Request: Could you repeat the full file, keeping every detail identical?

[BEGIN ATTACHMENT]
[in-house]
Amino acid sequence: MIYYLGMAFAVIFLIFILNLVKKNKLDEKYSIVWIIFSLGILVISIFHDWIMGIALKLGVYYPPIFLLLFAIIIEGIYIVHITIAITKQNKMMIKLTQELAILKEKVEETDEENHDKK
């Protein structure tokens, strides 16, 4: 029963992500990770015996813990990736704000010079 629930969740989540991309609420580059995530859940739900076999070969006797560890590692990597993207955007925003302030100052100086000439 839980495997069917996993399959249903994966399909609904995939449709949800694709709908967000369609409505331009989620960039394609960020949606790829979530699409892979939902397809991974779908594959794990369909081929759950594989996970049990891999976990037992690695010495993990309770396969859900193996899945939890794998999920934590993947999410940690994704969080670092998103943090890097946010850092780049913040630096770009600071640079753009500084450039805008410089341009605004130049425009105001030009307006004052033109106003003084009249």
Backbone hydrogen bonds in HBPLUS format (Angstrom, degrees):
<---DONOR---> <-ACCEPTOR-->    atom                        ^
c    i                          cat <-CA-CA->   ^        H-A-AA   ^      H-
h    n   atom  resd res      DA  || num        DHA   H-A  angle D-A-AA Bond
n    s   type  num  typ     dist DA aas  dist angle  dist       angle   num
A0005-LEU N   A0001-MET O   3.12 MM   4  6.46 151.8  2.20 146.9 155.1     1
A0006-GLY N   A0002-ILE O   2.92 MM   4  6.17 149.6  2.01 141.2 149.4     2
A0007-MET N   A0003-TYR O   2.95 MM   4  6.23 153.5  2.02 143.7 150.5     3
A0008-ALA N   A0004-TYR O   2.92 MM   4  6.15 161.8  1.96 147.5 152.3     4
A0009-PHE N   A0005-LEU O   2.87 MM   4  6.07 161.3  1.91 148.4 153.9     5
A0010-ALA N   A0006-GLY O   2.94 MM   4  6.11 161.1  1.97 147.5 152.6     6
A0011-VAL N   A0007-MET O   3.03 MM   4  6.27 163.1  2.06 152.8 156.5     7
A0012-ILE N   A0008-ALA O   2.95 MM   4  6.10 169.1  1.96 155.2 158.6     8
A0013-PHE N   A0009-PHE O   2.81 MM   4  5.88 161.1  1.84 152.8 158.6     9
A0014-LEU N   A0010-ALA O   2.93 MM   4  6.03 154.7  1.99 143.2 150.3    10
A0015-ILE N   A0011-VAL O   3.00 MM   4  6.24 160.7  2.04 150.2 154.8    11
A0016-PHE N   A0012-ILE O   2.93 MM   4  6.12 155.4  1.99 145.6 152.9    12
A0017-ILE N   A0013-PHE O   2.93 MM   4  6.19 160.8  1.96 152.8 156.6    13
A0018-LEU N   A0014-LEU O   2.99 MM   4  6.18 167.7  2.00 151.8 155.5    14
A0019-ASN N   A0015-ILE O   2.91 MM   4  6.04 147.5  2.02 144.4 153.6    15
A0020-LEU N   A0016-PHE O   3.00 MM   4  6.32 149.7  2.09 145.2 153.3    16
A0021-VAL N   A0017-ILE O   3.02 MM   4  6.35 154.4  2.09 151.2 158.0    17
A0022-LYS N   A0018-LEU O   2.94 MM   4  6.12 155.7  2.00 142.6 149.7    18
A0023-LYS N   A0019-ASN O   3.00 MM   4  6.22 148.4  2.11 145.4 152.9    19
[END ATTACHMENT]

[in-house]
Amino acid sequence: MIYYLGMAFAVIFLIFILNLVKKNKLDEKYSIVWIIFSLGILVISIFHDWIMGIALKLGVYYPPIFLLLFAIIIEGIYIVHITIAITKQNKMMIKLTQELAILKEKVEETDEENHDKK
């Protein structure tokens, strides 16, 4: 029963992500990770015996813990990736704000010079 629930969740989540991309609420580059995530859940739900076999070969006797560890590692990597993207955007925003302030100052100086000439 839980495997069917996993399959249903994966399909609904995939449709949800694709709908967000369609409505331009989620960039394609960020949606790829979530699409892979939902397809991974779908594959794990369909081929759950594989996970049990891999976990037992690695010495993990309770396969859900193996899945939890794998999920934590993947999410940690994704969080670092998103943090890097946010850092780049913040630096770009600071640079753009500084450039805008410089341009605004130049425009105001030009307006004052033109106003003084009249």
Backbone hydrogen bonds in HBPLUS format (Angstrom, degrees):
<---DONOR---> <-ACCEPTOR-->    atom                        ^
c    i                          cat <-CA-CA->   ^        H-A-AA   ^      H-
h    n   atom  resd res      DA  || num        DHA   H-A  angle D-A-AA Bond
n    s   type  num  typ     dist DA aas  dist angle  dist       angle   num
A0005-LEU N   A0001-MET O   3.12 MM   4  6.46 151.8  2.20 146.9 155.1     1
A0006-GLY N   A0002-ILE O   2.92 MM   4  6.17 149.6  2.01 141.2 149.4     2
A0007-MET N   A0003-TYR O   2.95 MM   4  6.23 153.5  2.02 143.7 150.5     3
A0008-ALA N   A0004-TYR O   2.92 MM   4  6.15 161.8  1.96 147.5 152.3     4
A0009-PHE N   A0005-LEU O   2.87 MM   4  6.07 161.3  1.91 148.4 153.9     5
A0010-ALA N   A0006-GLY O   2.94 MM   4  6.11 161.1  1.97 147.5 152.6     6
A0011-VAL N   A0007-MET O   3.03 MM   4  6.27 163.1  2.06 152.8 156.5     7
A0012-ILE N   A0008-ALA O   2.95 MM   4  6.10 169.1  1.96 155.2 158.6     8
A0013-PHE N   A0009-PHE O   2.81 MM   4  5.88 161.1  1.84 152.8 158.6     9
A0014-LEU N   A0010-ALA O   2.93 MM   4  6.03 154.7  1.99 143.2 150.3    10
A0015-ILE N   A0011-VAL O   3.00 MM   4  6.24 160.7  2.04 150.2 154.8    11
A0016-PHE N   A0012-ILE O   2.93 MM   4  6.12 155.4  1.99 145.6 152.9    12
A0017-ILE N   A0013-PHE O   2.93 MM   4  6.19 160.8  1.96 152.8 156.6    13
A0018-LEU N   A0014-LEU O   2.99 MM   4  6.18 167.7  2.00 151.8 155.5    14
A0019-ASN N   A0015-ILE O   2.91 MM   4  6.04 147.5  2.02 144.4 153.6    15
A0020-LEU N   A0016-PHE O   3.00 MM   4  6.32 149.7  2.09 145.2 153.3    16
A0021-VAL N   A0017-ILE O   3.02 MM   4  6.35 154.4  2.09 151.2 158.0    17
A0022-LYS N   A0018-LEU O   2.94 MM   4  6.12 155.7  2.00 142.6 149.7    18
A0023-LYS N   A0019-ASN O   3.00 MM   4  6.22 148.4  2.11 145.4 152.9    19